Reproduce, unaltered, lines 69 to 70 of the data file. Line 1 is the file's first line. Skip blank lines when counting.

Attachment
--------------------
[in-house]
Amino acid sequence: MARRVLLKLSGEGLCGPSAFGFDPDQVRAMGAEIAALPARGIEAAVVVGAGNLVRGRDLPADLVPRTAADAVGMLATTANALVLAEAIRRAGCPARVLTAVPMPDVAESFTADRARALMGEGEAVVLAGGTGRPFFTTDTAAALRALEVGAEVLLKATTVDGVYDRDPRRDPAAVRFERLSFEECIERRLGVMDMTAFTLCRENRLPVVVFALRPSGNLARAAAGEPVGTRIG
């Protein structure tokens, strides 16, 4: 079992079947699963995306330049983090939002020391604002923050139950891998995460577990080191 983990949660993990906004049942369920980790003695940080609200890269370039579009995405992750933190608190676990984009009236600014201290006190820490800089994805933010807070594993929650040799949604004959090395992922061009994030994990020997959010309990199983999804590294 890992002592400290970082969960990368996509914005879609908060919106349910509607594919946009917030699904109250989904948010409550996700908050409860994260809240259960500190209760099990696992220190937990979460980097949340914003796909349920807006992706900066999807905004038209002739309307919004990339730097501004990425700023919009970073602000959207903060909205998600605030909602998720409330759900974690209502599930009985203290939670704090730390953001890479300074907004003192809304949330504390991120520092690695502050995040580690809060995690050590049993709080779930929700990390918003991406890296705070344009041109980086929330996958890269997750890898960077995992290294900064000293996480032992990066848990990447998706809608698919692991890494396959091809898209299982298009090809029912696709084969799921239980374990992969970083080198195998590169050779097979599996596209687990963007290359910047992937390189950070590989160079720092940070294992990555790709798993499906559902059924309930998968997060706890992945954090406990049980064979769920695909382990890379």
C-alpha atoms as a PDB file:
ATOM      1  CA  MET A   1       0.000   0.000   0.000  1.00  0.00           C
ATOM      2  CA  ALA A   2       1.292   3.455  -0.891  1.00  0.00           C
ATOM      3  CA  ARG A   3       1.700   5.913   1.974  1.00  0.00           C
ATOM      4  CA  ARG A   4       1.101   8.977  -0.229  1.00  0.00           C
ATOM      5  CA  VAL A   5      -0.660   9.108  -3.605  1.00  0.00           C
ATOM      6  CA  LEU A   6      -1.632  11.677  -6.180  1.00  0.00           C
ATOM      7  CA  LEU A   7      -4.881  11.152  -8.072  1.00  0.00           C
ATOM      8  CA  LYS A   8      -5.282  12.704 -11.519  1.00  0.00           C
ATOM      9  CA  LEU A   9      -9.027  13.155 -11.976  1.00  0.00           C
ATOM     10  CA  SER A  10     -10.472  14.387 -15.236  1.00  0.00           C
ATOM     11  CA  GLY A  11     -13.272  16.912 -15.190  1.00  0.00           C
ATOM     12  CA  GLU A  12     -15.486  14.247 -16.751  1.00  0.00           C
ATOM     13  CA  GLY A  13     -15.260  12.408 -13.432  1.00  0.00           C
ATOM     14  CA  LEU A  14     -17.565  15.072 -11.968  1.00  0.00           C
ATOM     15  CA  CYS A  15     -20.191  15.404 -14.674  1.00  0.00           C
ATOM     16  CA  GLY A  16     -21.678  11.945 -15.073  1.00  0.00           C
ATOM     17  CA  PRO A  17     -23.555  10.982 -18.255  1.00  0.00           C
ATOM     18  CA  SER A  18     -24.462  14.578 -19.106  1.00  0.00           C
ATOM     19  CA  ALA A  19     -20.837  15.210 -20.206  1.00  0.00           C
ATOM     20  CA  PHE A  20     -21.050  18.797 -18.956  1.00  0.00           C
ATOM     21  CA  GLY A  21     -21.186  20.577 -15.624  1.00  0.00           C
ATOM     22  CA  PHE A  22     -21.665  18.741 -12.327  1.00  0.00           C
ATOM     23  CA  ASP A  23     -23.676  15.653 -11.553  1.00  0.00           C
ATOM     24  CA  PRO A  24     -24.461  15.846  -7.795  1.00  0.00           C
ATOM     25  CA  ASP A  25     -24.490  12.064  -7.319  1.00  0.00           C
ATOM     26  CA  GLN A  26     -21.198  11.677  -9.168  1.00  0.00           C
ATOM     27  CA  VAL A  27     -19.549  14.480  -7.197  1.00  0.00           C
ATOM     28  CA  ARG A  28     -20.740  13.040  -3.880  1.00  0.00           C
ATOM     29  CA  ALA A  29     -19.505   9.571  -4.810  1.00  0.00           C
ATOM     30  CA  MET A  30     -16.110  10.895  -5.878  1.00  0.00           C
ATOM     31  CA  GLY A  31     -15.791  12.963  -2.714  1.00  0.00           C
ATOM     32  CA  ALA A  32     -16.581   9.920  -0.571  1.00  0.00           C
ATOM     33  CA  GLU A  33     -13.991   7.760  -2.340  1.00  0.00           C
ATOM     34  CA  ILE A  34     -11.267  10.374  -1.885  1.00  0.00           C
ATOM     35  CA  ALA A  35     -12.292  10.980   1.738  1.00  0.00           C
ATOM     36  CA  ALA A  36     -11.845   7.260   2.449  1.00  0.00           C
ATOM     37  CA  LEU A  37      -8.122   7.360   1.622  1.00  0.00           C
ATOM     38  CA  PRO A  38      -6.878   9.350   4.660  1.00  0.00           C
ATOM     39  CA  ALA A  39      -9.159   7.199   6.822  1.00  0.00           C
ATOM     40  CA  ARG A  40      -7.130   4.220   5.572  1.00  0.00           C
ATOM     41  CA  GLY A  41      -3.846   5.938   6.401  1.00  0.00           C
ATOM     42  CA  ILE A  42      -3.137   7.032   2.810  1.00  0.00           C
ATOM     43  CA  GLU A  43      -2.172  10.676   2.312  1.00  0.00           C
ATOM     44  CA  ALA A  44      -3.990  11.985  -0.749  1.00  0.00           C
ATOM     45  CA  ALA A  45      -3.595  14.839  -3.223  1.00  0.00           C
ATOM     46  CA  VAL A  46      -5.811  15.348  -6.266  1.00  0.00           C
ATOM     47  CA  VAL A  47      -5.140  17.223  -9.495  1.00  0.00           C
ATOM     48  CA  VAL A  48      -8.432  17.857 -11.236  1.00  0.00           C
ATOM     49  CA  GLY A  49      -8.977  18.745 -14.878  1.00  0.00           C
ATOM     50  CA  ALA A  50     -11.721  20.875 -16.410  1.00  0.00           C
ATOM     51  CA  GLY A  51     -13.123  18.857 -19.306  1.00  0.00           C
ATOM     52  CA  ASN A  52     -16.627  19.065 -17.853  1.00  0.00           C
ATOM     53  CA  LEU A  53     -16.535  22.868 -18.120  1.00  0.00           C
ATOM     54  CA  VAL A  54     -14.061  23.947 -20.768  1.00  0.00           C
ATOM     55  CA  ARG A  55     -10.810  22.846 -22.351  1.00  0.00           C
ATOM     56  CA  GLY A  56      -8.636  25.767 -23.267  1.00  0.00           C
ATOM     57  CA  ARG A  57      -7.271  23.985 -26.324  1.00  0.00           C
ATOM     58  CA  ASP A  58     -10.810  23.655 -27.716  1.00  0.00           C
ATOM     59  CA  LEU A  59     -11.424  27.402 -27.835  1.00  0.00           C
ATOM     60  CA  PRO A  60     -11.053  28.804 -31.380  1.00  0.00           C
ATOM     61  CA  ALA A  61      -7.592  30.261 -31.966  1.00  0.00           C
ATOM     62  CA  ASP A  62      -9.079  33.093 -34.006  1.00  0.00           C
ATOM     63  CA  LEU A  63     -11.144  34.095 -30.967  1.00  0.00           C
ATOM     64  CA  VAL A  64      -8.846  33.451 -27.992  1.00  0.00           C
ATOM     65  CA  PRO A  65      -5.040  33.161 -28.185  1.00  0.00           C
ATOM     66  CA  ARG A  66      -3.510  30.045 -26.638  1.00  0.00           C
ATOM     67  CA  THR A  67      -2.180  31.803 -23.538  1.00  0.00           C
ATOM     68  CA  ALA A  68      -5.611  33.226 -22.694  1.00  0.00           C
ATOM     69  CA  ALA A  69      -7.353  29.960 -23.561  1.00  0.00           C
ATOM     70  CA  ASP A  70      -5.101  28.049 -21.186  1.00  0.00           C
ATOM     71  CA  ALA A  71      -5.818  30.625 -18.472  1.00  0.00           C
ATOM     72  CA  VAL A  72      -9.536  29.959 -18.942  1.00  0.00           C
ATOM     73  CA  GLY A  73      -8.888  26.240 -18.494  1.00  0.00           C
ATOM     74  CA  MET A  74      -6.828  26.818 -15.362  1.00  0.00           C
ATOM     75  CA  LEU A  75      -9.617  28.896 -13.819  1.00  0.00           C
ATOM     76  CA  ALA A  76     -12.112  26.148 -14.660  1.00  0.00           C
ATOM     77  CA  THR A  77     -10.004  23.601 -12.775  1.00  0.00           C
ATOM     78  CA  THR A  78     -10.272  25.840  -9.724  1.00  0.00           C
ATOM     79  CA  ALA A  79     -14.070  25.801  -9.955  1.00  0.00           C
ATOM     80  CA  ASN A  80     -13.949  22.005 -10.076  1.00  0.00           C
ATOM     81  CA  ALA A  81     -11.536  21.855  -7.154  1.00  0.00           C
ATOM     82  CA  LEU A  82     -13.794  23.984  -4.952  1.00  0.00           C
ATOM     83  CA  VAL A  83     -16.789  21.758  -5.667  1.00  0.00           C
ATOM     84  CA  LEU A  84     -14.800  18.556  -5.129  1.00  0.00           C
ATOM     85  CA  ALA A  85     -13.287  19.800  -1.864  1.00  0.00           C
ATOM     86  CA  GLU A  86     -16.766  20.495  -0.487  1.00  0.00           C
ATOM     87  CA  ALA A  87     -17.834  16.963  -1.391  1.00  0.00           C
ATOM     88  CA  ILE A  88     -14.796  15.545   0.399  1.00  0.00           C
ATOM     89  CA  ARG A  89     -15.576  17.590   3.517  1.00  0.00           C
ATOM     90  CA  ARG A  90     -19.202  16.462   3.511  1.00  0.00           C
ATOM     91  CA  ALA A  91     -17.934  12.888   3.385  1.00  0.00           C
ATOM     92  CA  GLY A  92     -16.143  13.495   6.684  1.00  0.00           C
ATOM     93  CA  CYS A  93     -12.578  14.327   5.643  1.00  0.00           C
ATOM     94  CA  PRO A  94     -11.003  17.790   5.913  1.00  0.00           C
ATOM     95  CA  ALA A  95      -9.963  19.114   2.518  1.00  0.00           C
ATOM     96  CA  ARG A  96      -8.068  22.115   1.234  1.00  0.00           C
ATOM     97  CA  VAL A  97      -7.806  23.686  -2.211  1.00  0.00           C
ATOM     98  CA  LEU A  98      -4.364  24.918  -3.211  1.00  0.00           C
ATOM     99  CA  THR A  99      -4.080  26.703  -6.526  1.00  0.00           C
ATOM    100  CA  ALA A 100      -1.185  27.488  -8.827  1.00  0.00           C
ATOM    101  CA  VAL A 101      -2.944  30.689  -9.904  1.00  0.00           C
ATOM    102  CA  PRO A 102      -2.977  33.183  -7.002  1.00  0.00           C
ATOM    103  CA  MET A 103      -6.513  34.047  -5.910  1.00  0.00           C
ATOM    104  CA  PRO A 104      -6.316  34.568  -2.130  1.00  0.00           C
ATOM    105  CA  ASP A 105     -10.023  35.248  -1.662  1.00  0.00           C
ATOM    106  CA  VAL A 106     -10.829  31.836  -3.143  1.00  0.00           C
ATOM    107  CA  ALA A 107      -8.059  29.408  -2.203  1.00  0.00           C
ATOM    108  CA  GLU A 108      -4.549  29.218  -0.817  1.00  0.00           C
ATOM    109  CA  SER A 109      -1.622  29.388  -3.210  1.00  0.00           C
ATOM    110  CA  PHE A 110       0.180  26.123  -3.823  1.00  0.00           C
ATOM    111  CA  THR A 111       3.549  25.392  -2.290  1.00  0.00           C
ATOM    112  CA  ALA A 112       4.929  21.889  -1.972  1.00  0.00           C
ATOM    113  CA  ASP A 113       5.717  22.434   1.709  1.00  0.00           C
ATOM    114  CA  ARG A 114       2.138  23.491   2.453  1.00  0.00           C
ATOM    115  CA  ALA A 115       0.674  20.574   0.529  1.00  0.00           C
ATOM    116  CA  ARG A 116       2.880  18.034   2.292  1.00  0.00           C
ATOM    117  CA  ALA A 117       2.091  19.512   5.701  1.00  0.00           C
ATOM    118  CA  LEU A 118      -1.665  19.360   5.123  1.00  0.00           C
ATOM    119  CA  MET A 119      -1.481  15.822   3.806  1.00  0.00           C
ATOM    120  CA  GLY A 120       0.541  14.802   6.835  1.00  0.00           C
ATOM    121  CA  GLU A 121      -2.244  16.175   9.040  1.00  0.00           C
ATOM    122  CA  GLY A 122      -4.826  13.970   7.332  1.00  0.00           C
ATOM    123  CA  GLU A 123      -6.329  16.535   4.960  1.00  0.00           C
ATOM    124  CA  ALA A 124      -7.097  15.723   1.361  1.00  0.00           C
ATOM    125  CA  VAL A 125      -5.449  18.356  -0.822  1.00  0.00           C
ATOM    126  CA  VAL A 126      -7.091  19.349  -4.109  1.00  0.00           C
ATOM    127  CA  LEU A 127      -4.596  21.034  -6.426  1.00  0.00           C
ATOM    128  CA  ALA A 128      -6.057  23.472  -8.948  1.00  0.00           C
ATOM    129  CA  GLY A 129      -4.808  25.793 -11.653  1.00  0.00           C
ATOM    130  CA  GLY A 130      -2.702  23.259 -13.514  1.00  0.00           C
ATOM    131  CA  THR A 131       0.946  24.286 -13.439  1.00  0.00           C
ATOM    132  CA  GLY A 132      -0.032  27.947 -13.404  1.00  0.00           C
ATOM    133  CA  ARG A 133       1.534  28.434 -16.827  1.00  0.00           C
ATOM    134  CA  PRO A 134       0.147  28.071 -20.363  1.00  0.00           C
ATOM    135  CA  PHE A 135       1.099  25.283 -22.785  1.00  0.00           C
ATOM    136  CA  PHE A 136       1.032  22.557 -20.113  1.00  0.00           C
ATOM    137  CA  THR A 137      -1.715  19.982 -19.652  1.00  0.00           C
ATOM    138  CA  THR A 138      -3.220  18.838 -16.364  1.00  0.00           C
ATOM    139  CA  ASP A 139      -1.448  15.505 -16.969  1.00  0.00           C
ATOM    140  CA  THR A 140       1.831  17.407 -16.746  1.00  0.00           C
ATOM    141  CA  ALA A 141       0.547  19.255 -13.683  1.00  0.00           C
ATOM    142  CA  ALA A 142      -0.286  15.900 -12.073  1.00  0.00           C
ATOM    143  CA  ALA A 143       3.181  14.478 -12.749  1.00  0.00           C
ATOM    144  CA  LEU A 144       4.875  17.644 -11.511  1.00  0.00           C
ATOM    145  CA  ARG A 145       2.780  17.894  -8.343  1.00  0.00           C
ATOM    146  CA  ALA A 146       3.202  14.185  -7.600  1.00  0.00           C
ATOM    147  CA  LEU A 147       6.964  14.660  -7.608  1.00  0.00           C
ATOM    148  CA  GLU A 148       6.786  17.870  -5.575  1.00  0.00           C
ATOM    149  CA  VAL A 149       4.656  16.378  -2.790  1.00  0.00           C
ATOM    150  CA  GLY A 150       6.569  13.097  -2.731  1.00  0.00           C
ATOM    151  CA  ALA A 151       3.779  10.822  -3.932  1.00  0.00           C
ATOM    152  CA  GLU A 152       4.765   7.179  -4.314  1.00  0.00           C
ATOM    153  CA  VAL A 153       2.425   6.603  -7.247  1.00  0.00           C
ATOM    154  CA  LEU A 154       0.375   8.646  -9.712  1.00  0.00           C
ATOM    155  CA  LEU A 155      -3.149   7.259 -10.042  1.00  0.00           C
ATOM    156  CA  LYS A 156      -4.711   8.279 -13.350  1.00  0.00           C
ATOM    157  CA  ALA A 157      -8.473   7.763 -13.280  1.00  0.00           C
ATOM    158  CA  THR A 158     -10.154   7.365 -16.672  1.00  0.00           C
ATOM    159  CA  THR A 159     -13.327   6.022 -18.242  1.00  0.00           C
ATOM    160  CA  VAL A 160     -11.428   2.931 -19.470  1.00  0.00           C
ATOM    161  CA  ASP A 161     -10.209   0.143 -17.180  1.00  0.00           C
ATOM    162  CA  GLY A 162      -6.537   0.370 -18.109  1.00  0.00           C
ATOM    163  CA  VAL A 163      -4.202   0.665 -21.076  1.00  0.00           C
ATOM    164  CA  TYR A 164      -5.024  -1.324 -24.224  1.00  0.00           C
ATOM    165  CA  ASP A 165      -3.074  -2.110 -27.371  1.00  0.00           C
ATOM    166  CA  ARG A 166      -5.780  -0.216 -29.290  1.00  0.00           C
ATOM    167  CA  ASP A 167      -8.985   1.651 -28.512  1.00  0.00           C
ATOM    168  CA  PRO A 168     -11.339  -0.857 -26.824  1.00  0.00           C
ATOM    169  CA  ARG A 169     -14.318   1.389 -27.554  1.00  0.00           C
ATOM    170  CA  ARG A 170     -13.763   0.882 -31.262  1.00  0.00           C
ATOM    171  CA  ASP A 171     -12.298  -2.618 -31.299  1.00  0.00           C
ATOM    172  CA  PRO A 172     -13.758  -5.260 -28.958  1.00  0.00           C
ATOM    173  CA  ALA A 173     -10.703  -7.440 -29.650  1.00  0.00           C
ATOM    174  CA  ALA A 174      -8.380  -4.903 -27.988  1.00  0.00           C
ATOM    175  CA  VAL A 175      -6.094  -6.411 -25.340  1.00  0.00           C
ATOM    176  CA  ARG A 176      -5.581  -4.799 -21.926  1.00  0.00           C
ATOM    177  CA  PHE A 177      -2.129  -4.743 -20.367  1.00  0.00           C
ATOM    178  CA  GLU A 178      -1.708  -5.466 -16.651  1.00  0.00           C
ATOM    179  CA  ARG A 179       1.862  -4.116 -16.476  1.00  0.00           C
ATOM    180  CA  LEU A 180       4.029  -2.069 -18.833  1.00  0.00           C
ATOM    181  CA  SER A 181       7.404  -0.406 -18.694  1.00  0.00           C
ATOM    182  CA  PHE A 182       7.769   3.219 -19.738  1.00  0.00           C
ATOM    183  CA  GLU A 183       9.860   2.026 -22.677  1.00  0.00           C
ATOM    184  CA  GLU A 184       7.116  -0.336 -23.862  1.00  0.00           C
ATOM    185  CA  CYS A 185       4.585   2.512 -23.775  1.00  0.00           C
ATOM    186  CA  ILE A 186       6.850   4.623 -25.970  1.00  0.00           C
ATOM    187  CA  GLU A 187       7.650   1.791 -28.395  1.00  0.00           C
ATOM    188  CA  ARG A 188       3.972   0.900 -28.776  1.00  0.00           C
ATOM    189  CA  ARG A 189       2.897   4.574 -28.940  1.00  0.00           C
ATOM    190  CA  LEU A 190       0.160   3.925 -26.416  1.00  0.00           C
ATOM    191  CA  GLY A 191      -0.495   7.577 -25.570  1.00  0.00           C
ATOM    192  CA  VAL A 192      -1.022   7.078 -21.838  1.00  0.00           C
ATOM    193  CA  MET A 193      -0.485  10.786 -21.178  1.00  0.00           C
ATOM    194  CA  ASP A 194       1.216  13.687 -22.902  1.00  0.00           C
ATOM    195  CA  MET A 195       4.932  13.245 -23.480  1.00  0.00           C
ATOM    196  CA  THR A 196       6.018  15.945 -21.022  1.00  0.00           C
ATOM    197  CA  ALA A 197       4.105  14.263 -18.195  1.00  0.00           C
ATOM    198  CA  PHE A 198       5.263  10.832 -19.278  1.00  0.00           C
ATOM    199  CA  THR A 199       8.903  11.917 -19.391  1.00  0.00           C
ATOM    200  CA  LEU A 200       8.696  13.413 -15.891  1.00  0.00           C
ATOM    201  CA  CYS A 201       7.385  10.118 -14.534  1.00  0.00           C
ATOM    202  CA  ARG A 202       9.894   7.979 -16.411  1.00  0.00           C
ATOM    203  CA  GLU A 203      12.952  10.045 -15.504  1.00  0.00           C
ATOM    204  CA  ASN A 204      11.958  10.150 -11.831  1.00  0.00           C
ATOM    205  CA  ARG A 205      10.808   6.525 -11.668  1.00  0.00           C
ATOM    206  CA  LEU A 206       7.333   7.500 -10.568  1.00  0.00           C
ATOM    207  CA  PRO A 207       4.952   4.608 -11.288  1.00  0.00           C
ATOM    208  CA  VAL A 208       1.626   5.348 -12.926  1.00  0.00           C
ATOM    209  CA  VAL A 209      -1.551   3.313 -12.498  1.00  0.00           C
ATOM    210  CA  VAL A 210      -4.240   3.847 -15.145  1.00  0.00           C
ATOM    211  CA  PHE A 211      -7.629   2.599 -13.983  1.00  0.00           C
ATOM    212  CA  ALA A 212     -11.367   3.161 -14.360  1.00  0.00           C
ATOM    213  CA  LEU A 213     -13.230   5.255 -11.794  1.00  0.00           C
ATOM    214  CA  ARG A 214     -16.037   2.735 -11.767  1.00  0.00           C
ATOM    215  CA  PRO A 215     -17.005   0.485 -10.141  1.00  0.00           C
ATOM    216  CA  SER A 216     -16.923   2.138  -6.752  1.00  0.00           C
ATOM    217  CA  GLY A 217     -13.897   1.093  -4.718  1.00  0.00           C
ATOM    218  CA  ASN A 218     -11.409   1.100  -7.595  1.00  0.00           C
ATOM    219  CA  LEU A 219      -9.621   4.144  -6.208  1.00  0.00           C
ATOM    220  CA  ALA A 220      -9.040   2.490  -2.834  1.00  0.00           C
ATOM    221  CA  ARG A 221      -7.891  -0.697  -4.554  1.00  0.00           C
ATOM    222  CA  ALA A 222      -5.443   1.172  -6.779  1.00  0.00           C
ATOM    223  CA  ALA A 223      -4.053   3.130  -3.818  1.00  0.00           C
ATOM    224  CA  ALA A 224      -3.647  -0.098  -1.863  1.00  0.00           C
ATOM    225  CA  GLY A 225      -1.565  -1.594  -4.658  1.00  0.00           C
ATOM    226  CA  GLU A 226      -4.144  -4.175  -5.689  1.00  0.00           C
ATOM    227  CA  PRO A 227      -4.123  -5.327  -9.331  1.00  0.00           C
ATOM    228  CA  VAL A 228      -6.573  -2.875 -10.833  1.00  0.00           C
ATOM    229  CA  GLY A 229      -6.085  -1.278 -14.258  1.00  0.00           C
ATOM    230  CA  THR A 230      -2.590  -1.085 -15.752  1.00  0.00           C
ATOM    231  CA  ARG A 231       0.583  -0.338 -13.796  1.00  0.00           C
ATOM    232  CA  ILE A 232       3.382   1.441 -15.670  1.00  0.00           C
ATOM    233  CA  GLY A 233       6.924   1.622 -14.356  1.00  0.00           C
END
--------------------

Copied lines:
ATOM     65  CA  PRO A  65      -5.040  33.161 -28.185  1.00  0.00           C
ATOM     66  CA  ARG A  66      -3.510  30.045 -26.638  1.00  0.00           C